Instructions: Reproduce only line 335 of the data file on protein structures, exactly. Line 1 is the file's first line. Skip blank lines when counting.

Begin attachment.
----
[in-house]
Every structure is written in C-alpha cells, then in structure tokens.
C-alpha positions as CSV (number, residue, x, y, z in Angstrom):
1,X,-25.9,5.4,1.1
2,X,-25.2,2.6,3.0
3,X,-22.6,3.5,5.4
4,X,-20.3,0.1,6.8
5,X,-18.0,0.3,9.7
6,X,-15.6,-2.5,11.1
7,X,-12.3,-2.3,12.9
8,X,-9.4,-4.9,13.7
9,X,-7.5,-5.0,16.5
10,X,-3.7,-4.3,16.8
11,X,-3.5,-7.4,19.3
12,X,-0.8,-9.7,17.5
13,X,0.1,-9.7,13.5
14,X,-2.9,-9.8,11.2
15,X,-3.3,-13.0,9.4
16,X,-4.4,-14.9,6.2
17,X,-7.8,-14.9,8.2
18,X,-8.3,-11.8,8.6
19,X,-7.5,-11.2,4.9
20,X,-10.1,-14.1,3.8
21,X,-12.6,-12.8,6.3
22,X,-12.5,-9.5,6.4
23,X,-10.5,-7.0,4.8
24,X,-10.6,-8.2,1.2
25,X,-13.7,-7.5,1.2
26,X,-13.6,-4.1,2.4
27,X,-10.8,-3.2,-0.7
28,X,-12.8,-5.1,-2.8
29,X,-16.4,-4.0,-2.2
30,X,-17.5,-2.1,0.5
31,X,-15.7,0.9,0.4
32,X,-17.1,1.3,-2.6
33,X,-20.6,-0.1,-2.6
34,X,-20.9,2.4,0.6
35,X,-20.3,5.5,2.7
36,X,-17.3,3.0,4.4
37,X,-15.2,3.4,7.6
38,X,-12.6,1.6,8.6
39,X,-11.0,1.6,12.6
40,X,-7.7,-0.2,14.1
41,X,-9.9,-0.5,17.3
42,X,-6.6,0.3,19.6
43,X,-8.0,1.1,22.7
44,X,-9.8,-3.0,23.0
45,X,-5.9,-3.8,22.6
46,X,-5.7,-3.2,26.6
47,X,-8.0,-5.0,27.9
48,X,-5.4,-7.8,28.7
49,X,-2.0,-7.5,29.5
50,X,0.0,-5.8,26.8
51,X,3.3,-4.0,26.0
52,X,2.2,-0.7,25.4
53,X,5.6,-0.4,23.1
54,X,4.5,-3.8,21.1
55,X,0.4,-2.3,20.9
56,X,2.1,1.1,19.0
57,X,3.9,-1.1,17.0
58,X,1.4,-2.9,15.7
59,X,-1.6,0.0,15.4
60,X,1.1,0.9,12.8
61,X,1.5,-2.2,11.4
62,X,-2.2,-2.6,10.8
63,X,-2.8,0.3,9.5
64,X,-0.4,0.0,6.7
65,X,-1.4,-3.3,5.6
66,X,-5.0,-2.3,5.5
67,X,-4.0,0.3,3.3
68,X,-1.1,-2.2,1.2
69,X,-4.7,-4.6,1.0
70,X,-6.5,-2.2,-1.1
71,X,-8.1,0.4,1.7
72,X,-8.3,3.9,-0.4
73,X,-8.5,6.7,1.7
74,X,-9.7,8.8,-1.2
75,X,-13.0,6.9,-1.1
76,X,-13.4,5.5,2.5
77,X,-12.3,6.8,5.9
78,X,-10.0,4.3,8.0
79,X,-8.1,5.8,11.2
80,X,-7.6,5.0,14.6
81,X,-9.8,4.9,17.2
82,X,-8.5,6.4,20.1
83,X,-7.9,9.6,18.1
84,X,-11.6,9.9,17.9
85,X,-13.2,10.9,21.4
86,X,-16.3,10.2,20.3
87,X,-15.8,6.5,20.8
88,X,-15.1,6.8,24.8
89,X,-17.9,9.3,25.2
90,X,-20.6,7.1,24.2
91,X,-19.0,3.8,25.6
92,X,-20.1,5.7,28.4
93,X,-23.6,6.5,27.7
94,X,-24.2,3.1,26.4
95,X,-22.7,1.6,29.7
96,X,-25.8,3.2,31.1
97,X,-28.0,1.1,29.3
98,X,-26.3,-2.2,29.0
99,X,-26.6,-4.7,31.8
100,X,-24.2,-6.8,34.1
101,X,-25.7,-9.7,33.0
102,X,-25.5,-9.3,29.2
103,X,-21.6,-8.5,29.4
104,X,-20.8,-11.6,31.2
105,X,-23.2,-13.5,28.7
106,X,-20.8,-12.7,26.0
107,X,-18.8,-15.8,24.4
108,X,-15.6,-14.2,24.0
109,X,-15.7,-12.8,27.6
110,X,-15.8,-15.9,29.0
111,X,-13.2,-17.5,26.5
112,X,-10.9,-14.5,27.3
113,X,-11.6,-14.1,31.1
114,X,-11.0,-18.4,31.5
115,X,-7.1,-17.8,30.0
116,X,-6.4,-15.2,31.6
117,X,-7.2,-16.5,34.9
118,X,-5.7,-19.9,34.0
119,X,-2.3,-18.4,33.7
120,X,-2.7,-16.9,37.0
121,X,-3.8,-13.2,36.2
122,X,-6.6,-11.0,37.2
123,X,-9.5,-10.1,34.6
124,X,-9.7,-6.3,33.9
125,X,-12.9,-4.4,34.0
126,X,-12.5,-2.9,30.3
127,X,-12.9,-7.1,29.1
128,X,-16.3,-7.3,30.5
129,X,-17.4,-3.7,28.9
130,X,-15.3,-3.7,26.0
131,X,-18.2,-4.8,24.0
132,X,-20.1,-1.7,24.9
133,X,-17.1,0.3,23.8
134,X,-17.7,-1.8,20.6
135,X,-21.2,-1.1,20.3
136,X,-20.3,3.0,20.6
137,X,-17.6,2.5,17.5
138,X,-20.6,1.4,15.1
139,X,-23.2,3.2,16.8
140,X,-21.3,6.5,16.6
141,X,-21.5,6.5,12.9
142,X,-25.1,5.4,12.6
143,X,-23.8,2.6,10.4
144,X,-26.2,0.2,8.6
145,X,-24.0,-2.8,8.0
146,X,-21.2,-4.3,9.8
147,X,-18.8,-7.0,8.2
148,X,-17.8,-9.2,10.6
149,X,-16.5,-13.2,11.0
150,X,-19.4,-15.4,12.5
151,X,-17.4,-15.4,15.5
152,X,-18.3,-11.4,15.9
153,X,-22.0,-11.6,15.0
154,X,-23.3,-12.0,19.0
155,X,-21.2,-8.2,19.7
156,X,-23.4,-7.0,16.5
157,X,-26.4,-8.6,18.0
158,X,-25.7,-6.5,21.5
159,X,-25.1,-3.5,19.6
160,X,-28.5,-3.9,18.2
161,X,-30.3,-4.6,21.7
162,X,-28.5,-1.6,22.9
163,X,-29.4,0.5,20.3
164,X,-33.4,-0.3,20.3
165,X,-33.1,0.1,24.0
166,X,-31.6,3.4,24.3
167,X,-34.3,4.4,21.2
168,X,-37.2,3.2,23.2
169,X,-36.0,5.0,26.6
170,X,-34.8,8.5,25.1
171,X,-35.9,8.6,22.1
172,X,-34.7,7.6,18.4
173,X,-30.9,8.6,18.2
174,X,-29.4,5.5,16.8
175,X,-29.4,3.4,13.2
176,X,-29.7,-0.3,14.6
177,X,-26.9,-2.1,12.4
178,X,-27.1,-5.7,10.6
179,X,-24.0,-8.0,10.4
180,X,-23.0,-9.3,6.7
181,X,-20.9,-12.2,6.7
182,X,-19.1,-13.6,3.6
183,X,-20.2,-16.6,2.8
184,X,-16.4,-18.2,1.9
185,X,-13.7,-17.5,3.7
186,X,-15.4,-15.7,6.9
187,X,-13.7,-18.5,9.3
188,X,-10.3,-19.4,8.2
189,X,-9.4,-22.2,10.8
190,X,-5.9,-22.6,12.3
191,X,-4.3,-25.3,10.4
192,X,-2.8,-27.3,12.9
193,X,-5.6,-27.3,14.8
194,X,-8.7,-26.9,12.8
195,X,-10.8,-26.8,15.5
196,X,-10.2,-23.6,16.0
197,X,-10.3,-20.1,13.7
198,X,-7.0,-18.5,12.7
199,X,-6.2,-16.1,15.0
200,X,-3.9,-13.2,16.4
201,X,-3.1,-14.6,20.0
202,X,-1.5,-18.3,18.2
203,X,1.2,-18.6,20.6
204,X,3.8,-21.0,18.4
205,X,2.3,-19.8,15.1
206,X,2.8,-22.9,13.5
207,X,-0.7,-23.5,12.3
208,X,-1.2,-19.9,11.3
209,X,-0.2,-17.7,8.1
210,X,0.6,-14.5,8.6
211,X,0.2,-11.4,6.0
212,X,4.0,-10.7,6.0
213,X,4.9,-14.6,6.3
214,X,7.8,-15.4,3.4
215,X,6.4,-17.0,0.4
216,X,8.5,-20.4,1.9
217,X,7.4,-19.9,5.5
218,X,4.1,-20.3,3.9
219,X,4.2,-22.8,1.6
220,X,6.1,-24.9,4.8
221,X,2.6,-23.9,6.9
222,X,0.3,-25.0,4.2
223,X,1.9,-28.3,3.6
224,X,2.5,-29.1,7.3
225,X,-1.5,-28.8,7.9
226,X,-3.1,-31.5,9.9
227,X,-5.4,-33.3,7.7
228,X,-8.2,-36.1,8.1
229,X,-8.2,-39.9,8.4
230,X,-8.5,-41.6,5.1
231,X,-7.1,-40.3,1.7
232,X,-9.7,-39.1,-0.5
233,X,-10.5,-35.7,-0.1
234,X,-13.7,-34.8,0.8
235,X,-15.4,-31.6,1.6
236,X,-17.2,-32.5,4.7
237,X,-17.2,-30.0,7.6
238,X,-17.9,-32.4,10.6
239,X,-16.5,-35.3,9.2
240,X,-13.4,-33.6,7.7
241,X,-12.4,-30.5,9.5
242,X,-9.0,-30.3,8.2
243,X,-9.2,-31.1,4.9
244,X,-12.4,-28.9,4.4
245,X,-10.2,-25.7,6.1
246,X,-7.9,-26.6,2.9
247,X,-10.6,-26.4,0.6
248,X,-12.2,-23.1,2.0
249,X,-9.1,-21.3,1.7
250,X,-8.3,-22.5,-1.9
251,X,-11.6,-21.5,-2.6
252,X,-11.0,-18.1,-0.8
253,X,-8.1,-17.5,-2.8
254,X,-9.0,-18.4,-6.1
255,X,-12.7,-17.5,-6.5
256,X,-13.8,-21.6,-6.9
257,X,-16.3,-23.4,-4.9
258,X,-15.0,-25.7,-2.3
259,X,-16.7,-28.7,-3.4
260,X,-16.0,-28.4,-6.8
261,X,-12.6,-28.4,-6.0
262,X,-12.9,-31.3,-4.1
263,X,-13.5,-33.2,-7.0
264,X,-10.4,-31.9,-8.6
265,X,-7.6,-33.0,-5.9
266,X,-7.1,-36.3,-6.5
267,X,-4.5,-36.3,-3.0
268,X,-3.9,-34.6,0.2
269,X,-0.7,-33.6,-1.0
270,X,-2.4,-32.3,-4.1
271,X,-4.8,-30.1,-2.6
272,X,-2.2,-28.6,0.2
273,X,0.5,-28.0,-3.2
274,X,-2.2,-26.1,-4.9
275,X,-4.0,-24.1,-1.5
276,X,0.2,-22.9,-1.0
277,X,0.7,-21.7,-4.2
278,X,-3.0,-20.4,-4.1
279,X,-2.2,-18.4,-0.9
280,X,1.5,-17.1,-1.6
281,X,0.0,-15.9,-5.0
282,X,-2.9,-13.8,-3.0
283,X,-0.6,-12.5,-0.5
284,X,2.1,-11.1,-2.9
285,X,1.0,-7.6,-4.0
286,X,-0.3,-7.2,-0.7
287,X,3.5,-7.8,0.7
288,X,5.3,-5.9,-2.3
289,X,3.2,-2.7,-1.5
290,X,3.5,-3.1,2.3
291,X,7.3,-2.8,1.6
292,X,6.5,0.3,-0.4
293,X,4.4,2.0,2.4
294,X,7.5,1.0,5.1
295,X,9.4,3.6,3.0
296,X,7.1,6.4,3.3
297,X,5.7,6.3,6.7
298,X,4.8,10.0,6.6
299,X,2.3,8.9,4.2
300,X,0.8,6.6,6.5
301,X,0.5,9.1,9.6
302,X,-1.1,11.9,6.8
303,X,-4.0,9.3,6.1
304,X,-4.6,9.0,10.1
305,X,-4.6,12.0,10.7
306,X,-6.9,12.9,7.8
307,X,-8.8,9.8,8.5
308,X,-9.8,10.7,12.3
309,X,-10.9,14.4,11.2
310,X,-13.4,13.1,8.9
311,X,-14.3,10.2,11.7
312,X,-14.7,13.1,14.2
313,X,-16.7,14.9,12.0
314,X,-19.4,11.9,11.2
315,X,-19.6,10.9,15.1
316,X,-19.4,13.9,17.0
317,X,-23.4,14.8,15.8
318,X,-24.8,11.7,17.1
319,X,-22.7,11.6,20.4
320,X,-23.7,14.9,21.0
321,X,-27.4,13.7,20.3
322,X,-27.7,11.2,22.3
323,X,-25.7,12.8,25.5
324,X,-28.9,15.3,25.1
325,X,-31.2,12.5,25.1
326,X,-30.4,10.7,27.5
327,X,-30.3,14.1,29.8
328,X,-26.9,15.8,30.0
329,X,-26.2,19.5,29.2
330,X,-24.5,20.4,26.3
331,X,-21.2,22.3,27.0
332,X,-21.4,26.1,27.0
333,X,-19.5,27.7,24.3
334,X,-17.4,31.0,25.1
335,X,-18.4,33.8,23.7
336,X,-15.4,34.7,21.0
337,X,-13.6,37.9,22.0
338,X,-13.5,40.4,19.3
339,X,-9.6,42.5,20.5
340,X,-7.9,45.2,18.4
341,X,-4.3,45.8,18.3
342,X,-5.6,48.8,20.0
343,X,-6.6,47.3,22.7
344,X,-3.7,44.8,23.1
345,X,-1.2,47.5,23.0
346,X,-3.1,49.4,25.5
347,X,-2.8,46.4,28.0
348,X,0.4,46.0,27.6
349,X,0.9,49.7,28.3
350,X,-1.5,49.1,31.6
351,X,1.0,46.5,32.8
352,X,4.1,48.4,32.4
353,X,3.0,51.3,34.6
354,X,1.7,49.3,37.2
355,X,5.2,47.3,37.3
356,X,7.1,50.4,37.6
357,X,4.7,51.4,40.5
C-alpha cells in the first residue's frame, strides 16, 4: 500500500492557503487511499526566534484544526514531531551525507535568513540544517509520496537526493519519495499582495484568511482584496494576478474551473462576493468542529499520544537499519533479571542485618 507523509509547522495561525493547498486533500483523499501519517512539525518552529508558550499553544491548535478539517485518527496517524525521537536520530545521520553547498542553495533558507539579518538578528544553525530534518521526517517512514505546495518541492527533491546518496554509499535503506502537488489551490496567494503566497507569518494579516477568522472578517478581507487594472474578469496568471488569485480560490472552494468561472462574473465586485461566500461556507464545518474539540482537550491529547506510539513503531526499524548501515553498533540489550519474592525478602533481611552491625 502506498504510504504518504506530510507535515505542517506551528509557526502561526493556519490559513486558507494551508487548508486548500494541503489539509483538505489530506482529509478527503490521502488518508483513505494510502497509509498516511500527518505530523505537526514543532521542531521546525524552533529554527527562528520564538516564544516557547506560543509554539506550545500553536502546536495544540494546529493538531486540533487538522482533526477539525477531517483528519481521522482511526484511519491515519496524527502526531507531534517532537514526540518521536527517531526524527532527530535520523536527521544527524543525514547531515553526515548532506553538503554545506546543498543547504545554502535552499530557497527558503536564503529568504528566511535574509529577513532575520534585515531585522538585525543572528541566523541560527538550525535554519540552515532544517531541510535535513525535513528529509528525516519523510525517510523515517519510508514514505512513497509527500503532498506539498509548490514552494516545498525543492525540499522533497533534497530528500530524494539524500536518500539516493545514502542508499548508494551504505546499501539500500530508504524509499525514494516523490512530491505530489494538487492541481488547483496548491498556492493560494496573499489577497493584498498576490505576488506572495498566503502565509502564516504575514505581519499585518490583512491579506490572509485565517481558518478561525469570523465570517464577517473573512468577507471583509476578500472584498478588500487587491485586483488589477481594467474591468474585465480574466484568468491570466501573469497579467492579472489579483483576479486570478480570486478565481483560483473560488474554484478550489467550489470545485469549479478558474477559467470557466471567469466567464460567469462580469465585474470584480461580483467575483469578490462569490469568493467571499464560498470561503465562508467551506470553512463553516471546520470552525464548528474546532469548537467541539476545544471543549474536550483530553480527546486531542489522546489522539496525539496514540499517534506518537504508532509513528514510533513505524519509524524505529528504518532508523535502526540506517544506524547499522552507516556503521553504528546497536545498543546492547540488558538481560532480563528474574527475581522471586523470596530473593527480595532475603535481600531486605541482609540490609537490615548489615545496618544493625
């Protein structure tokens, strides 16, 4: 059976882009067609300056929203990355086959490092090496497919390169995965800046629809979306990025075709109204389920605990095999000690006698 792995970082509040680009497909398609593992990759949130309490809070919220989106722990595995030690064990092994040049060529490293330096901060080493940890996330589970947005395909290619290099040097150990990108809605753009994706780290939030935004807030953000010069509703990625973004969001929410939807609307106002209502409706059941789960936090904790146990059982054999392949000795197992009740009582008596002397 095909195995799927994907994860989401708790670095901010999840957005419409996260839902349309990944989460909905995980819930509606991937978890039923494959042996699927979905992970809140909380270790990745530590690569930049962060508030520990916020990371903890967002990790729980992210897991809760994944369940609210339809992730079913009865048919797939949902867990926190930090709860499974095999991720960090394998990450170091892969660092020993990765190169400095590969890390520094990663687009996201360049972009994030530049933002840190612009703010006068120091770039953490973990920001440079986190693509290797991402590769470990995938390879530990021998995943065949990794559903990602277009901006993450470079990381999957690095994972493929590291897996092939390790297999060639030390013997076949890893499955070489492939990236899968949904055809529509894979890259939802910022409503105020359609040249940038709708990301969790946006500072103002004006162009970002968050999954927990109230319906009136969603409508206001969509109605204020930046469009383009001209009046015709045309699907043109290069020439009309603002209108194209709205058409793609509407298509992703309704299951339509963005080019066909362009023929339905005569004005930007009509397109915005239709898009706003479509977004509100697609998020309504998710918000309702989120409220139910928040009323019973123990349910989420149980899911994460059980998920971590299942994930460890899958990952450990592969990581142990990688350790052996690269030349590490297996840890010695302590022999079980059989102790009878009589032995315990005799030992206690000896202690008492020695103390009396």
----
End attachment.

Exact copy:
332,X,-21.4,26.1,27.0